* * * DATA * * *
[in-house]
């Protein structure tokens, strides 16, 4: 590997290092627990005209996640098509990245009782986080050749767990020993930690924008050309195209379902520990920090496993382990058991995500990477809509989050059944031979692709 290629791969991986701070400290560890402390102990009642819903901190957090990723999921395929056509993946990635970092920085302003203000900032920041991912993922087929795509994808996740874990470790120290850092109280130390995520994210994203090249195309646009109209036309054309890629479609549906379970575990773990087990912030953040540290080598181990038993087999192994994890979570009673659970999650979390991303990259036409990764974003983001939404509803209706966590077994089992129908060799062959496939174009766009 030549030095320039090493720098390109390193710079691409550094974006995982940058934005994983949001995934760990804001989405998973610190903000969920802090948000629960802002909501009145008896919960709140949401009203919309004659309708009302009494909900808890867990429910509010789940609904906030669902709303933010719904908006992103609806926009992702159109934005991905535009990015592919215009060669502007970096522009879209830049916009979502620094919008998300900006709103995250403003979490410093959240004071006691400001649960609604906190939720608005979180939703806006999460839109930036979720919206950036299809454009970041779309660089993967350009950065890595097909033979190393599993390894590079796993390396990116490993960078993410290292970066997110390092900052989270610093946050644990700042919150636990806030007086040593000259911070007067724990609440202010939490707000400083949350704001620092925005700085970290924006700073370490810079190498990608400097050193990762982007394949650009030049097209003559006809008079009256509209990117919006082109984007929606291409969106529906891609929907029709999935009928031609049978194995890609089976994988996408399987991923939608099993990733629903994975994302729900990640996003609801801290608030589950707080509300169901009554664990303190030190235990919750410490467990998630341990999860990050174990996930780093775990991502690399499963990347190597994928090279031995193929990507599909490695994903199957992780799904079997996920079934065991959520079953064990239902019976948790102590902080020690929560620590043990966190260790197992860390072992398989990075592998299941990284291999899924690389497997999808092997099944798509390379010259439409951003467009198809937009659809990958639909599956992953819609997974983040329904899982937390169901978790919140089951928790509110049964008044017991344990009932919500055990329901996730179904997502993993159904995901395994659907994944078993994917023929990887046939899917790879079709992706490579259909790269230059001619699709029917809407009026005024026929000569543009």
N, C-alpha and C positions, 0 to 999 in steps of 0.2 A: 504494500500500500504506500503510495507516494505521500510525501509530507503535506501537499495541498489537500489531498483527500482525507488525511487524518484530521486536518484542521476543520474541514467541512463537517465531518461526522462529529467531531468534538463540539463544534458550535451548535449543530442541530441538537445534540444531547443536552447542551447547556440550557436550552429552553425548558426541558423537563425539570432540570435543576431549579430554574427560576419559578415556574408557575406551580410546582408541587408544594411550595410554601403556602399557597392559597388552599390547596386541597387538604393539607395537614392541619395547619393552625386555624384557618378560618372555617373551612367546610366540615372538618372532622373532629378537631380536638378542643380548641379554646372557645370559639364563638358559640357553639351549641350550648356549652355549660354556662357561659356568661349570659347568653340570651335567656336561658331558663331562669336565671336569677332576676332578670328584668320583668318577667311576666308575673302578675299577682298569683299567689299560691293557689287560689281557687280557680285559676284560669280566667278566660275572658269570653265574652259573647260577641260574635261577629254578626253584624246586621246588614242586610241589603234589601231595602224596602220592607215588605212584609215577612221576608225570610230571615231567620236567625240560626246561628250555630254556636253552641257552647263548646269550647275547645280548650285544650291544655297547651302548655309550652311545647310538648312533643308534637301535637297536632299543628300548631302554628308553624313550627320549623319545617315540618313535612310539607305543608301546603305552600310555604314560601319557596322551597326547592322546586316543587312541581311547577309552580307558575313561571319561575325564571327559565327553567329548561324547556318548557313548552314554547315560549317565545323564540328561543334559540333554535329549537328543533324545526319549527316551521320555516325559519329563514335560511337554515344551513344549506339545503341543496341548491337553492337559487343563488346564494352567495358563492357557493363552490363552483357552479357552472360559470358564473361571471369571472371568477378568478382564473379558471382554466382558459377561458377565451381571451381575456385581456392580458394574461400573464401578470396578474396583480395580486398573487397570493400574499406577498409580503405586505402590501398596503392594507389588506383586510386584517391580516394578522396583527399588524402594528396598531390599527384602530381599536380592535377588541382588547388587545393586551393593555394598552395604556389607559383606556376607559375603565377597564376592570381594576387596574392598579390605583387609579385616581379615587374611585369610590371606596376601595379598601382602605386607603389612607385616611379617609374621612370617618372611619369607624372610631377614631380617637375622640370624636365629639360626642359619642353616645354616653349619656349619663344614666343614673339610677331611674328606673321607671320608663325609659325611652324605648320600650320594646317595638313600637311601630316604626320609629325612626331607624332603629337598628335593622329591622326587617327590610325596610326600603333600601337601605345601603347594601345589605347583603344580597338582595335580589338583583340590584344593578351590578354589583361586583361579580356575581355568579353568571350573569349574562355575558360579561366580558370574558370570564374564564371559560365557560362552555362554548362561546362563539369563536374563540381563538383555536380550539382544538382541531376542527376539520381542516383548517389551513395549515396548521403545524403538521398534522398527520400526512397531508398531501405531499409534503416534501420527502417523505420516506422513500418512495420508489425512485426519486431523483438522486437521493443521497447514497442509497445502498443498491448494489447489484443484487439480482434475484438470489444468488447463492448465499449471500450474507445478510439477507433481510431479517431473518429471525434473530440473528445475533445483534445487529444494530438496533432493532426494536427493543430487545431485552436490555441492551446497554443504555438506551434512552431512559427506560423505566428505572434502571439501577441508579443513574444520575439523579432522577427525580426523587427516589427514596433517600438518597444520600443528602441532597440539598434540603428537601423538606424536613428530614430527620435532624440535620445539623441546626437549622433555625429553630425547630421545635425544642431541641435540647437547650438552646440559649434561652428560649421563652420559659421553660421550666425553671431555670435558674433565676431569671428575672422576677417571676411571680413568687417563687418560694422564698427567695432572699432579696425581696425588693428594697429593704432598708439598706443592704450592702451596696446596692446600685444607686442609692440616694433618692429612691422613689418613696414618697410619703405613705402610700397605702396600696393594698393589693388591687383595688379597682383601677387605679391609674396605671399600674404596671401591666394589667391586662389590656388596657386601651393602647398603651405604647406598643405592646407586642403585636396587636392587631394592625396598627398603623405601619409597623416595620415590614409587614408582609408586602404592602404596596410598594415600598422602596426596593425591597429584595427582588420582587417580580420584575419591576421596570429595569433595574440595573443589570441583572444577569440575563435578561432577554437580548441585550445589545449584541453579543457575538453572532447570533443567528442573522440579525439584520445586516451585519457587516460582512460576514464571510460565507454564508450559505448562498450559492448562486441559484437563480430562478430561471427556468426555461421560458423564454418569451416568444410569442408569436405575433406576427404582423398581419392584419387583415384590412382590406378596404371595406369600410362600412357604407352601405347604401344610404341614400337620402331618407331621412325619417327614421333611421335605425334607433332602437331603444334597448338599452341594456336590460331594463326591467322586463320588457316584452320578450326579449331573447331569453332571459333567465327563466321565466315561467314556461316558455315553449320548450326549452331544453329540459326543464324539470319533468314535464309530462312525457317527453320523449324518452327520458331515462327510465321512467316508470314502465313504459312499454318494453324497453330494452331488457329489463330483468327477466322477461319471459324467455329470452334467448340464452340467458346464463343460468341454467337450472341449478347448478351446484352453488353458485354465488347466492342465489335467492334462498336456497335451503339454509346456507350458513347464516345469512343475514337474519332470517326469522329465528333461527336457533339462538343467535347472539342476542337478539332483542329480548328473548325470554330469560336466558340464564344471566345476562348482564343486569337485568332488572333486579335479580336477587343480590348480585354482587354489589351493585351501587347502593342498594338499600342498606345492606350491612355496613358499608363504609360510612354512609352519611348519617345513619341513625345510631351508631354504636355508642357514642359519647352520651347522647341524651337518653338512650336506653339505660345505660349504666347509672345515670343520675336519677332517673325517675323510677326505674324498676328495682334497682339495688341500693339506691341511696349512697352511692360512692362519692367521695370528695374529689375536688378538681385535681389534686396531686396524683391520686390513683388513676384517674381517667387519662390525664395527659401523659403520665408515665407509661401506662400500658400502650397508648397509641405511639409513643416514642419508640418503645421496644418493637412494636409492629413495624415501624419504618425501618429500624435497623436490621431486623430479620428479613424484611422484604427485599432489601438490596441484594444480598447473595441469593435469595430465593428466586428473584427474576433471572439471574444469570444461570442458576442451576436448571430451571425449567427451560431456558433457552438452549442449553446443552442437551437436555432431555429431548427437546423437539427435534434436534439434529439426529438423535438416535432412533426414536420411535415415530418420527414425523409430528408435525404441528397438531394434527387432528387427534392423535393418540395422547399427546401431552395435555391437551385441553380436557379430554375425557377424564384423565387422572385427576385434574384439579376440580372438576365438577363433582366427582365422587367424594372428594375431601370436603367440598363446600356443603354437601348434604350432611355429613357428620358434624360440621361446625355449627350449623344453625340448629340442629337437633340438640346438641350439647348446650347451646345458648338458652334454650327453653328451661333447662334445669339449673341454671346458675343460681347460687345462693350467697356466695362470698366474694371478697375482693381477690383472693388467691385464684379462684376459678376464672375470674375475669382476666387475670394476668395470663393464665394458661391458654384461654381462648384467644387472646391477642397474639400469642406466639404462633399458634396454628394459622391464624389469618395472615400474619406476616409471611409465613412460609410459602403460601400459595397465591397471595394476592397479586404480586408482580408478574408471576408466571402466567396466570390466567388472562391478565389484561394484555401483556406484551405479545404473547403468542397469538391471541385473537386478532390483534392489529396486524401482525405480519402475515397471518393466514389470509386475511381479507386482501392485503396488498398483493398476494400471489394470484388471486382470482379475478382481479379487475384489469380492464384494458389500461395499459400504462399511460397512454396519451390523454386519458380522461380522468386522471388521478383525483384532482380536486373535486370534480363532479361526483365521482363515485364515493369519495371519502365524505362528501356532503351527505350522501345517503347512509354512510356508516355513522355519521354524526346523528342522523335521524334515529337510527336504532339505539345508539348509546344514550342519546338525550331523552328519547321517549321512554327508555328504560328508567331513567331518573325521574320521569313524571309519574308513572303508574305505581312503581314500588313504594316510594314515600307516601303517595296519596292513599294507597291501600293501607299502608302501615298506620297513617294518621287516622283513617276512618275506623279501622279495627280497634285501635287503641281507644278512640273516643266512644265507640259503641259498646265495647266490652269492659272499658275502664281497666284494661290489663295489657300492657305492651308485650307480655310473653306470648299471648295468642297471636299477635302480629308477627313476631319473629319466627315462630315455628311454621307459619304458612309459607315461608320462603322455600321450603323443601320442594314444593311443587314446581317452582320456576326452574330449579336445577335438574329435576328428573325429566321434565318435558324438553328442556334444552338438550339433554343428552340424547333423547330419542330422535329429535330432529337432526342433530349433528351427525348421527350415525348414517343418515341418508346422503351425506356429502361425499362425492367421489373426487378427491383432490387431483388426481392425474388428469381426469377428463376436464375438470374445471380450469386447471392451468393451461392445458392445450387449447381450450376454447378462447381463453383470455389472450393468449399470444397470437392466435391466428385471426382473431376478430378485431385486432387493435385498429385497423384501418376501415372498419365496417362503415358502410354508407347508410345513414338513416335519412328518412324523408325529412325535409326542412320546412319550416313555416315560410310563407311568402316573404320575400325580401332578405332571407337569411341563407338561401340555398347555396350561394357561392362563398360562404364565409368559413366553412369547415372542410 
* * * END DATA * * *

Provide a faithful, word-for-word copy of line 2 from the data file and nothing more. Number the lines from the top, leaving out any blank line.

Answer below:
């Protein structure tokens, strides 16, 4: 590997290092627990005209996640098509990245009782986080050749767990020993930690924008050309195209379902520990920090496993382990058991995500990477809509989050059944031979692709 290629791969991986701070400290560890402390102990009642819903901190957090990723999921395929056509993946990635970092920085302003203000900032920041991912993922087929795509994808996740874990470790120290850092109280130390995520994210994203090249195309646009109209036309054309890629479609549906379970575990773990087990912030953040540290080598181990038993087999192994994890979570009673659970999650979390991303990259036409990764974003983001939404509803209706966590077994089992129908060799062959496939174009766009 030549030095320039090493720098390109390193710079691409550094974006995982940058934005994983949001995934760990804001989405998973610190903000969920802090948000629960802002909501009145008896919960709140949401009203919309004659309708009302009494909900808890867990429910509010789940609904906030669902709303933010719904908006992103609806926009992702159109934005991905535009990015592919215009060669502007970096522009879209830049916009979502620094919008998300900006709103995250403003979490410093959240004071006691400001649960609604906190939720608005979180939703806006999460839109930036979720919206950036299809454009970041779309660089993967350009950065890595097909033979190393599993390894590079796993390396990116490993960078993410290292970066997110390092900052989270610093946050644990700042919150636990806030007086040593000259911070007067724990609440202010939490707000400083949350704001620092925005700085970290924006700073370490810079190498990608400097050193990762982007394949650009030049097209003559006809008079009256509209990117919006082109984007929606291409969106529906891609929907029709999935009928031609049978194995890609089976994988996408399987991923939608099993990733629903994975994302729900990640996003609801801290608030589950707080509300169901009554664990303190030190235990919750410490467990998630341990999860990050174990996930780093775990991502690399499963990347190597994928090279031995193929990507599909490695994903199957992780799904079997996920079934065991959520079953064990239902019976948790102590902080020690929560620590043990966190260790197992860390072992398989990075592998299941990284291999899924690389497997999808092997099944798509390379010259439409951003467009198809937009659809990958639909599956992953819609997974983040329904899982937390169901978790919140089951928790509110049964008044017991344990009932919500055990329901996730179904997502993993159904995901395994659907994944078993994917023929990887046939899917790879079709992706490579259909790269230059001619699709029917809407009026005024026929000569543009």